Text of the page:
How can two amino acids, ‘A’ and ‘B’, that are far apart along the polypeptide chain somehow end up next to each other in an active site? [4m]
Editor’s note: similar to questions asking is it necessary for amino acids at active site/ amino acids in tertiary structure to be close together in primary structure
The primary structure (unique number and linear sequence of amino acids) of the enzyme, which consists of the sequences and lengths of its amino acids, determine the secondary and tertiary structures.
The final shape of the protein is due to its primary structure, which refers to type, number and sequence of amino acids.
- BONDS & INTERACTIONS
The polypeptide chain is folded into its secondary structure, either as an α-helix or β-pleated sheet, through hydrogen bonding between the CO and NH groups, along the polypeptide backbone.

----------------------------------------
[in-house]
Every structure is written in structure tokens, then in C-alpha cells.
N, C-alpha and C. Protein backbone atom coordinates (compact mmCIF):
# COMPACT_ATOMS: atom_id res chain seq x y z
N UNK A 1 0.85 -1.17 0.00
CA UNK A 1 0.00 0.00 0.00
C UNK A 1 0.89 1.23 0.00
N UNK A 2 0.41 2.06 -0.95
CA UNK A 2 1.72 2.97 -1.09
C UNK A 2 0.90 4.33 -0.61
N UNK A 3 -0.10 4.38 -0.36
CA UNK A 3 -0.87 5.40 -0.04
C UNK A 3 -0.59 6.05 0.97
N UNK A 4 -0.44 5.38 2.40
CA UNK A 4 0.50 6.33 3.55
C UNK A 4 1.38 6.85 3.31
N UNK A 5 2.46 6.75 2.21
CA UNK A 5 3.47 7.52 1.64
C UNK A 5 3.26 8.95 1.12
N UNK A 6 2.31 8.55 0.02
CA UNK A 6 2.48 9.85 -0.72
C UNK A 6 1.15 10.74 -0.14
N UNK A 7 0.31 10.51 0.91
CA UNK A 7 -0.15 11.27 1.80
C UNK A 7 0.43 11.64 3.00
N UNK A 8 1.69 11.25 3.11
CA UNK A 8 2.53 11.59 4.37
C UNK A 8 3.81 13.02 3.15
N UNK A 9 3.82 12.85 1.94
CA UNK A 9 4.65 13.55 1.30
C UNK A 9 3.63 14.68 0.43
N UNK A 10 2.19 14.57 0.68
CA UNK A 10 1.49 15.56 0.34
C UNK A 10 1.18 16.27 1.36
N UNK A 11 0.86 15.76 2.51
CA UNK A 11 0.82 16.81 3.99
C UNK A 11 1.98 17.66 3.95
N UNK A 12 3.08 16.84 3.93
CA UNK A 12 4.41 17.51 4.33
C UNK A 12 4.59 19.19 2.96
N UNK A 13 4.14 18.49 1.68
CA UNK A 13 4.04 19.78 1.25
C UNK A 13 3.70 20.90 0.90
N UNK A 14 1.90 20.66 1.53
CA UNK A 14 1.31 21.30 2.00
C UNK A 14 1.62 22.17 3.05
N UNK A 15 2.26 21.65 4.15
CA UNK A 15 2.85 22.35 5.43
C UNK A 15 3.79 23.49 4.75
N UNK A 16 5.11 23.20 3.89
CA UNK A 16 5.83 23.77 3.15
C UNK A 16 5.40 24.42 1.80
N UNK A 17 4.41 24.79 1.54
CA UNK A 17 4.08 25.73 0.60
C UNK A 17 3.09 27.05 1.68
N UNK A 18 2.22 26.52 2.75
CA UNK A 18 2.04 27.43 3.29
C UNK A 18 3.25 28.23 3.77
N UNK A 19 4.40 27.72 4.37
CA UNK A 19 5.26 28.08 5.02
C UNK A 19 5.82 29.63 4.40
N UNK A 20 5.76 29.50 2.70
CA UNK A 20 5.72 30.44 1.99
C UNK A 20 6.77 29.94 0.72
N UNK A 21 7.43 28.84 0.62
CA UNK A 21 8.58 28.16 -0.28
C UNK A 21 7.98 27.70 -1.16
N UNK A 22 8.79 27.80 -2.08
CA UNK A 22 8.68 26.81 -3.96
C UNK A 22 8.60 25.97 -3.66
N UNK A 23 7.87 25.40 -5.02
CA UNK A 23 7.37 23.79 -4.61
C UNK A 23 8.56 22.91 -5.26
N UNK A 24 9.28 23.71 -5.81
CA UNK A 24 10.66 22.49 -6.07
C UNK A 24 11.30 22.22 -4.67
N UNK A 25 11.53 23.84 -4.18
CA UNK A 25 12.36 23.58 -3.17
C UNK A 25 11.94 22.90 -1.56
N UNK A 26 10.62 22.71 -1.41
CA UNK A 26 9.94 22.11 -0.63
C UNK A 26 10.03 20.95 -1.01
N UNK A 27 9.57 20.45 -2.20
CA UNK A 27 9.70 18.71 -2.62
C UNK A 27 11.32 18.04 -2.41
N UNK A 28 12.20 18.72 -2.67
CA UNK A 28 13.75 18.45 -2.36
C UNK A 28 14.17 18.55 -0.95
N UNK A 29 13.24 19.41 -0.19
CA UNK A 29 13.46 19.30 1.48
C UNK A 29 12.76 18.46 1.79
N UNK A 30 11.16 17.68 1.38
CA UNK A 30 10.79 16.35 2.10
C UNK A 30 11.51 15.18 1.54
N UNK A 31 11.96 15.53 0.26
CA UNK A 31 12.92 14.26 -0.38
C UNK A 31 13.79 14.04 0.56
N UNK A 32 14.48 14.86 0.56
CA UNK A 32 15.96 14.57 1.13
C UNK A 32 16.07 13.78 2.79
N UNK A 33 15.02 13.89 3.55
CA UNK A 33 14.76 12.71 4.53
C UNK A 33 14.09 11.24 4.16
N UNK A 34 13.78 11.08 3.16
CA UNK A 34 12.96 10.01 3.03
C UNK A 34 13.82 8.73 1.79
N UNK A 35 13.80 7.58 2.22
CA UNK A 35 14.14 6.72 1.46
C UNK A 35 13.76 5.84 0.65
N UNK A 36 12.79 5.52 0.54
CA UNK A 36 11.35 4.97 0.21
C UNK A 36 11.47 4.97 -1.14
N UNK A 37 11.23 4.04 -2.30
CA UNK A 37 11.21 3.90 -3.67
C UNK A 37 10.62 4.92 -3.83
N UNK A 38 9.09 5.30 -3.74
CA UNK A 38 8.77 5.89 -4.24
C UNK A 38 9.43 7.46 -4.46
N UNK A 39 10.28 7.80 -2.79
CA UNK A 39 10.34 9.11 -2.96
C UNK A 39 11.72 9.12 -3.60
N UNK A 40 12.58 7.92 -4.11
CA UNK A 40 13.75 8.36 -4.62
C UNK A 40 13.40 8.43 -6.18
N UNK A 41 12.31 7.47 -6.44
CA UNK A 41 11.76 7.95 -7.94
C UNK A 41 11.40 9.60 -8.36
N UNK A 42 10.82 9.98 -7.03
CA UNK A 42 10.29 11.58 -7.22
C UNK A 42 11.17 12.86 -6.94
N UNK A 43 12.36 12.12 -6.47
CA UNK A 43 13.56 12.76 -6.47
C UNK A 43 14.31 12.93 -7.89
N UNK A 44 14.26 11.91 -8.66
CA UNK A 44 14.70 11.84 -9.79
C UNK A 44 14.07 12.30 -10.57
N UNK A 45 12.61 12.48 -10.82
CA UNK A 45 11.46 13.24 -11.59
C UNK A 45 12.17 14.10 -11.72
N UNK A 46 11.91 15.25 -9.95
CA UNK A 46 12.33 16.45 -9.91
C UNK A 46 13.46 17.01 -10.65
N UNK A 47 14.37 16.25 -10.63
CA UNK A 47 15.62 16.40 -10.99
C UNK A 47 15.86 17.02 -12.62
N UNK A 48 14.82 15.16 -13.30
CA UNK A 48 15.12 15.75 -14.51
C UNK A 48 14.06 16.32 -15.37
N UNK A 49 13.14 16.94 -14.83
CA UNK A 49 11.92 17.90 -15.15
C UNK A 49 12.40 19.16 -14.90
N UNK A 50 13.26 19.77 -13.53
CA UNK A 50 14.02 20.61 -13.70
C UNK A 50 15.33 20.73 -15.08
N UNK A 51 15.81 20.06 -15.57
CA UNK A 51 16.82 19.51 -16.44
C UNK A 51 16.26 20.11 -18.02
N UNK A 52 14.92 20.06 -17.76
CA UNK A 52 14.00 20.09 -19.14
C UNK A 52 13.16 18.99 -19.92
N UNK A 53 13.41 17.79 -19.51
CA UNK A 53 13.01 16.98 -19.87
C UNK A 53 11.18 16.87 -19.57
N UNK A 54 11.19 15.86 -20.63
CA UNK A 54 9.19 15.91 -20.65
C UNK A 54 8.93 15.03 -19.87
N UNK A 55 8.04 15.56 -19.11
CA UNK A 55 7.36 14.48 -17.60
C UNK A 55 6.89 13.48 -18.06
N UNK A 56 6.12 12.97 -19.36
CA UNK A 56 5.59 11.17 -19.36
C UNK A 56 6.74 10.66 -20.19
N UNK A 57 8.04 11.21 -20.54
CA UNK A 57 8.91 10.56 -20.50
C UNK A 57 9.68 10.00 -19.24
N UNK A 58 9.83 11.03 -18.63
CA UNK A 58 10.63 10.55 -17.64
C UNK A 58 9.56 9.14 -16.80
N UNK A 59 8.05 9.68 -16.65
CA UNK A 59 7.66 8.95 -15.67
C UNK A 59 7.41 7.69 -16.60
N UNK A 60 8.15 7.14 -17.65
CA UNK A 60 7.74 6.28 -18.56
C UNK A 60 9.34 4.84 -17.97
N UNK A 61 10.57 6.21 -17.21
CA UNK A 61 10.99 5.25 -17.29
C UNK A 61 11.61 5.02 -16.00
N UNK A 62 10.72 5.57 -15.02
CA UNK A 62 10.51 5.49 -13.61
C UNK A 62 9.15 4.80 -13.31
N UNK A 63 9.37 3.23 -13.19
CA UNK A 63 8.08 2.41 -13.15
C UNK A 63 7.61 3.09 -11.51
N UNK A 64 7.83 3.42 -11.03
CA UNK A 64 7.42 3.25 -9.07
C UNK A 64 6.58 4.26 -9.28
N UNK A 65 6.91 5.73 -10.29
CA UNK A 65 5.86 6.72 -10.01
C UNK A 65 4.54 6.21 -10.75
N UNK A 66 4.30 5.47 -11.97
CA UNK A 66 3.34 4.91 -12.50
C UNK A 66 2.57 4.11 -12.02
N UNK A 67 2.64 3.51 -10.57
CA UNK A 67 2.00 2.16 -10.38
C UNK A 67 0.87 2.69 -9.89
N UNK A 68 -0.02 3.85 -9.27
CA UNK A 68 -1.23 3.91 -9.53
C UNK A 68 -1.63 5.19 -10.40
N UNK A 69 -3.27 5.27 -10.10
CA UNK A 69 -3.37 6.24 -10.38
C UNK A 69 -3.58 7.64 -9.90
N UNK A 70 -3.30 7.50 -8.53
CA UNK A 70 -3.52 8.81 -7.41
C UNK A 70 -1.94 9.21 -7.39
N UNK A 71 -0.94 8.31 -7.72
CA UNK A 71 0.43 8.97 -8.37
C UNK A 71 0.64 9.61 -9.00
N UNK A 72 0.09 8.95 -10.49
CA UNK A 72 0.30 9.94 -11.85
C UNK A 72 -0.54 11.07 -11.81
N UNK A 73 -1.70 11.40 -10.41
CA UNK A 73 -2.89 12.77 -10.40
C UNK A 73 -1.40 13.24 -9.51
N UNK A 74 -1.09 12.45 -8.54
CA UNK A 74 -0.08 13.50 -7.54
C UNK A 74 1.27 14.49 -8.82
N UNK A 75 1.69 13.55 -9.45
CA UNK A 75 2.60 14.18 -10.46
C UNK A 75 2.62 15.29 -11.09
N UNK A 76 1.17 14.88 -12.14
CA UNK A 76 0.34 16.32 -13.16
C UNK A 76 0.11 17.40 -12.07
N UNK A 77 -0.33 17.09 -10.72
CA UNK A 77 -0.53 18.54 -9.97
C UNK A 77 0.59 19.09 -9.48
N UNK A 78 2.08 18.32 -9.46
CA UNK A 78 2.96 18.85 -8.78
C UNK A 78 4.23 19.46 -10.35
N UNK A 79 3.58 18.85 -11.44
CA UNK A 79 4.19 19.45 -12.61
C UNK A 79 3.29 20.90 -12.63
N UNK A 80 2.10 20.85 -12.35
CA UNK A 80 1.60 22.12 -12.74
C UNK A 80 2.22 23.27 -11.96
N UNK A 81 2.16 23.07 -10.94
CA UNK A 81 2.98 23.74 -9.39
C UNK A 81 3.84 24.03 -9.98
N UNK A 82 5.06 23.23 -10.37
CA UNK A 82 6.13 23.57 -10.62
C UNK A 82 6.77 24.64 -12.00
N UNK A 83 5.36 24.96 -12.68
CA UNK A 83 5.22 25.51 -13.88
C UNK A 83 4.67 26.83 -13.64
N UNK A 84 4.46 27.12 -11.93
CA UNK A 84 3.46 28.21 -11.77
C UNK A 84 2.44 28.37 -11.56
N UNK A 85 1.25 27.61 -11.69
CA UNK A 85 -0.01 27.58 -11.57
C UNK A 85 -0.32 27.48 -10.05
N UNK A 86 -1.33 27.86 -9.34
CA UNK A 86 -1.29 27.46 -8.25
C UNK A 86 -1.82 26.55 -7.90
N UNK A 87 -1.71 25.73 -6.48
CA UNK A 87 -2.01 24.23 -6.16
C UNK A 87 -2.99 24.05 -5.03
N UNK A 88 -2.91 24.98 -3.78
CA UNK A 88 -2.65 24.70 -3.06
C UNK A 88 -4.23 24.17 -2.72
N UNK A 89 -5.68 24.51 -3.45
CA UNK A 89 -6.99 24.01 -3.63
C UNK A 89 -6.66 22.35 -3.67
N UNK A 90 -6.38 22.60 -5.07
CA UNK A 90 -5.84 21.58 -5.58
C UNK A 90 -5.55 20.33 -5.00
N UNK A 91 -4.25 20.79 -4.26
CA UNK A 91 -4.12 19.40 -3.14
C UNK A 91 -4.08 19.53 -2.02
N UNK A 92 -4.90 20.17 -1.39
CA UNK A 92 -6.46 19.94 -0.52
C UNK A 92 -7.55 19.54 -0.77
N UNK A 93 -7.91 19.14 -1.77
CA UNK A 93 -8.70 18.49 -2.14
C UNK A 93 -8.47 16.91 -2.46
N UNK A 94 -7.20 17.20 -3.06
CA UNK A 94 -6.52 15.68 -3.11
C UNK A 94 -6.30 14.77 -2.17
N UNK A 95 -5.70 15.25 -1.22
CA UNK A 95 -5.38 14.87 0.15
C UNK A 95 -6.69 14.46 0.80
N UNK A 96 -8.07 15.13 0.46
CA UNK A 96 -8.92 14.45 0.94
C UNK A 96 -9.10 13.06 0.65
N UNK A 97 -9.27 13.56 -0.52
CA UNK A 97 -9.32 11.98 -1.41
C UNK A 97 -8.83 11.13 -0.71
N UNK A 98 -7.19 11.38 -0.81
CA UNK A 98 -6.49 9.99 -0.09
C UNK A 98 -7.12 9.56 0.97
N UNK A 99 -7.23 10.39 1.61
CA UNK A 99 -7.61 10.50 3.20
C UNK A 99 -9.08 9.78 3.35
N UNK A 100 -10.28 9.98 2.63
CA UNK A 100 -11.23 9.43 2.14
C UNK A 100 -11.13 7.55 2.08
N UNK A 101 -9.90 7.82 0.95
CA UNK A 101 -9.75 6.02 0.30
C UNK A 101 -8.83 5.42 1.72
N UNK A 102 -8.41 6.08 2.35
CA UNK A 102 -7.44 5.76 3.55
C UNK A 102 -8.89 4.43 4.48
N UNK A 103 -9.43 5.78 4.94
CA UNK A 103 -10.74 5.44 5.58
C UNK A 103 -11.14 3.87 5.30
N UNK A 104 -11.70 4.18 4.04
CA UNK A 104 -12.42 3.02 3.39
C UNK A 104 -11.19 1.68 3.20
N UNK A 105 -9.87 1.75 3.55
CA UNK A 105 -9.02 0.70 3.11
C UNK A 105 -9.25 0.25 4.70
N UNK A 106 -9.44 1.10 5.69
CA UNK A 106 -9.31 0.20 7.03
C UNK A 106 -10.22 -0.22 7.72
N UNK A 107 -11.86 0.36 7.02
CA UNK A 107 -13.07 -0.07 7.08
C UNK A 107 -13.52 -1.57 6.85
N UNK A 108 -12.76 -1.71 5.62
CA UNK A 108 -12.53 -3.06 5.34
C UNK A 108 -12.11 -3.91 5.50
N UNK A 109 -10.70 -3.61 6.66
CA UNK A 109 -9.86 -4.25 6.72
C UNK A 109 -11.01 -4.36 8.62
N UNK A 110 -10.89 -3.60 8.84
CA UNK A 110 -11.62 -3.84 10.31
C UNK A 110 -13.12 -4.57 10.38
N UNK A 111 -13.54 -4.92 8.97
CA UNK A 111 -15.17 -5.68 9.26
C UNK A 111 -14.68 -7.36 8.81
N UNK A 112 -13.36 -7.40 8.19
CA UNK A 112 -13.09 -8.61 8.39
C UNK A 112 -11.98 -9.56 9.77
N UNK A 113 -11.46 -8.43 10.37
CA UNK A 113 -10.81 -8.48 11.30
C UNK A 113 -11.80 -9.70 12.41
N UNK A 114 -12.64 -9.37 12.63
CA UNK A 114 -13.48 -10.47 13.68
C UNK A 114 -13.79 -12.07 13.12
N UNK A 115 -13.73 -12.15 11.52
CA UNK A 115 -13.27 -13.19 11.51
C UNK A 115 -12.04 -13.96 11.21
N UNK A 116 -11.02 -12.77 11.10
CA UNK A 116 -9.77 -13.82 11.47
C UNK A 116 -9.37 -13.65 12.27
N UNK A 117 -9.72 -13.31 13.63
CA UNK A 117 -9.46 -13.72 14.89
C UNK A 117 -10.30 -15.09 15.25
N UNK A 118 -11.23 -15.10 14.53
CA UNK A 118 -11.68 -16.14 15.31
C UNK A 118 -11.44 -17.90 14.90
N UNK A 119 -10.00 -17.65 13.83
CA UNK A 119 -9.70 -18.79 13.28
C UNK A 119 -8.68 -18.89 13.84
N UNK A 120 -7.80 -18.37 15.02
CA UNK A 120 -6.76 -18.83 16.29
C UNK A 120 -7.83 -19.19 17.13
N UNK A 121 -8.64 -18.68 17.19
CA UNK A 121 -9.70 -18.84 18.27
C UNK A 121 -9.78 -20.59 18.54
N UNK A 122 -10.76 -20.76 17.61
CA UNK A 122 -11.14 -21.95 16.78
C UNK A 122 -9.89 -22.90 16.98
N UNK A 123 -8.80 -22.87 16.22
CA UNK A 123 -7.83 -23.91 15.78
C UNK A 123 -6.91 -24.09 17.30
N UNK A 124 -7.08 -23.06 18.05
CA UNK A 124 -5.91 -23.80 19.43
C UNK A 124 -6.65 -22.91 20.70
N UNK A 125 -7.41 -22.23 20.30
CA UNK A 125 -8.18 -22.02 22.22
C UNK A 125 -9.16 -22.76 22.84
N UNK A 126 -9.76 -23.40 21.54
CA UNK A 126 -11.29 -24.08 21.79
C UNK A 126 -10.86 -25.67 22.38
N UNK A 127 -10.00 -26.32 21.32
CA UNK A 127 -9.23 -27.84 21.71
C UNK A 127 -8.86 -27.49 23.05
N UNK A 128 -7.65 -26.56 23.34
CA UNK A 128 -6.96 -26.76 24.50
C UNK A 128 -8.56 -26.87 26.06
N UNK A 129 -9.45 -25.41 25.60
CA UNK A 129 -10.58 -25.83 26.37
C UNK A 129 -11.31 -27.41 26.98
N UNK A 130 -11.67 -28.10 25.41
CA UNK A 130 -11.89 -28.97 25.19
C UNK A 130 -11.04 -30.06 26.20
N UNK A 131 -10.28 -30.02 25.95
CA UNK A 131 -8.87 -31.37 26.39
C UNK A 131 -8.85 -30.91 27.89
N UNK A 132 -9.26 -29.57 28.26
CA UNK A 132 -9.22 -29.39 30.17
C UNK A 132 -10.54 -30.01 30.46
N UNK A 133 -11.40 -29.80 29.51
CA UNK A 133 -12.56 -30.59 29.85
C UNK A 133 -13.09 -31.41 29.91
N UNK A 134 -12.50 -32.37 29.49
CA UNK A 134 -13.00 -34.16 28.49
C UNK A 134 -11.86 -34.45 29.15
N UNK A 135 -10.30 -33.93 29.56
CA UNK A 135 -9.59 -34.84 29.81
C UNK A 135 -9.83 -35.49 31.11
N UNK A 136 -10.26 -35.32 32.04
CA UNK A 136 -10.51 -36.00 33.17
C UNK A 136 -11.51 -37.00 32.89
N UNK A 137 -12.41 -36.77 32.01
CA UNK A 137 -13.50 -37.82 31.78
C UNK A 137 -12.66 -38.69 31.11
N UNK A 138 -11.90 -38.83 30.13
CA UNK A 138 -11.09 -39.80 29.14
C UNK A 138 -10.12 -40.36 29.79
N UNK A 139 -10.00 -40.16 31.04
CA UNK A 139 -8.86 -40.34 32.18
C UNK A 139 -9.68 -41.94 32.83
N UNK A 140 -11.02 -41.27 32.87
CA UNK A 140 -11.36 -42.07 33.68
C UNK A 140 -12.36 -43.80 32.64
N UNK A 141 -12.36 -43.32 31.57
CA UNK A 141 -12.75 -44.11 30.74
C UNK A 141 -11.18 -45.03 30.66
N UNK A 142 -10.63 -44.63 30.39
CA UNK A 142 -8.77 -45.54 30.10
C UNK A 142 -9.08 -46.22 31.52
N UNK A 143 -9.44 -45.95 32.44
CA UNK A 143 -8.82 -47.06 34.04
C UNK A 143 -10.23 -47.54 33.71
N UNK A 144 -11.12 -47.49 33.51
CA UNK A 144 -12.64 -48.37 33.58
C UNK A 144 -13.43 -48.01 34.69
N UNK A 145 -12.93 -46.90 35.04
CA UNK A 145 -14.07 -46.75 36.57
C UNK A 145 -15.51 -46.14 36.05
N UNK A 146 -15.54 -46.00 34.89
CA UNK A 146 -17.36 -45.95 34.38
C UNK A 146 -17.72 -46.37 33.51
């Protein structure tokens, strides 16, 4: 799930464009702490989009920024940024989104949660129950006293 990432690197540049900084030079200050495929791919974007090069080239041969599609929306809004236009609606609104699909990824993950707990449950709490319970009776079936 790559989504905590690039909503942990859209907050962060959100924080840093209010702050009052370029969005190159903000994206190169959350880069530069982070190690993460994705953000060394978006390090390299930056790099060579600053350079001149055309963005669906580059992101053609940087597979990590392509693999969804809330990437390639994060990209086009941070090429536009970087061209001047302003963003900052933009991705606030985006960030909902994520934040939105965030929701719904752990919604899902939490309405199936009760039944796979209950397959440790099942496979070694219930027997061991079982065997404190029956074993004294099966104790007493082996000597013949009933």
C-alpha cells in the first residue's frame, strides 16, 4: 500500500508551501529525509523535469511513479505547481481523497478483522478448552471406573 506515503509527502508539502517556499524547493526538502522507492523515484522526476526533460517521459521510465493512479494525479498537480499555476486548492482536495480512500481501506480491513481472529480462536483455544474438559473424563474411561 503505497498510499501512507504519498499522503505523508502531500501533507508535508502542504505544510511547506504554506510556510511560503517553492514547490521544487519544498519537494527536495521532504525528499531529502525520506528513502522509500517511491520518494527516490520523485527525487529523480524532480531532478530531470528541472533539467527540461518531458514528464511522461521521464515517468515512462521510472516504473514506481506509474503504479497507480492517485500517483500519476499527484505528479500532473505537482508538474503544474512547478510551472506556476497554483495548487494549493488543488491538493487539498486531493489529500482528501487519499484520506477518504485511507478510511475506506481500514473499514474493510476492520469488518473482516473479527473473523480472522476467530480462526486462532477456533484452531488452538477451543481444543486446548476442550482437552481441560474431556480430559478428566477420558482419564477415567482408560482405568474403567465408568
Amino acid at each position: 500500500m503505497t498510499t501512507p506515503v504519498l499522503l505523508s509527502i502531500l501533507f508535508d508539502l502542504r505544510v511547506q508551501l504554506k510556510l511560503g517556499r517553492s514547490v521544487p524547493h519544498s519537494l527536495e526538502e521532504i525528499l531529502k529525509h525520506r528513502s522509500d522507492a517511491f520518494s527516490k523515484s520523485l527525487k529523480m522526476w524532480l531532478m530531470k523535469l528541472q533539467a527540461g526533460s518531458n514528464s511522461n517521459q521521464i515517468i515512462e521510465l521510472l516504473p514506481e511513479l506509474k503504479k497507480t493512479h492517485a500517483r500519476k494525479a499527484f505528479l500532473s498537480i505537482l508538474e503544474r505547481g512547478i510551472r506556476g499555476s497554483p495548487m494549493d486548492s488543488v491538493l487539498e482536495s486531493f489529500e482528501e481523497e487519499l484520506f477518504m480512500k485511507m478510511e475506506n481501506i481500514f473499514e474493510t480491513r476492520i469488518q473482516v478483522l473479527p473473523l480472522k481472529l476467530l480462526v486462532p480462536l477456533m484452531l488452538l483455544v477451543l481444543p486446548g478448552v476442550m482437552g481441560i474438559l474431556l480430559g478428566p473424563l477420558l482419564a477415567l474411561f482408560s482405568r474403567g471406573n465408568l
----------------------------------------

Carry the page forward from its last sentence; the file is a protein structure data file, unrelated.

The secondary structure is further folded and twisted into its tertiary structure by various interactions between the different R groups of the different amino acids; via hydrogen bonds, ionic bonds, hydrophobic interactions and disulphide linkages.
- 3D CONFORMATION
The folding and twisting of the polypeptide chain forms the 3D conformation of the enzyme, which results in a globular structure such that the amino acid residues far apart in the primary structure can be brought closer together in the active site.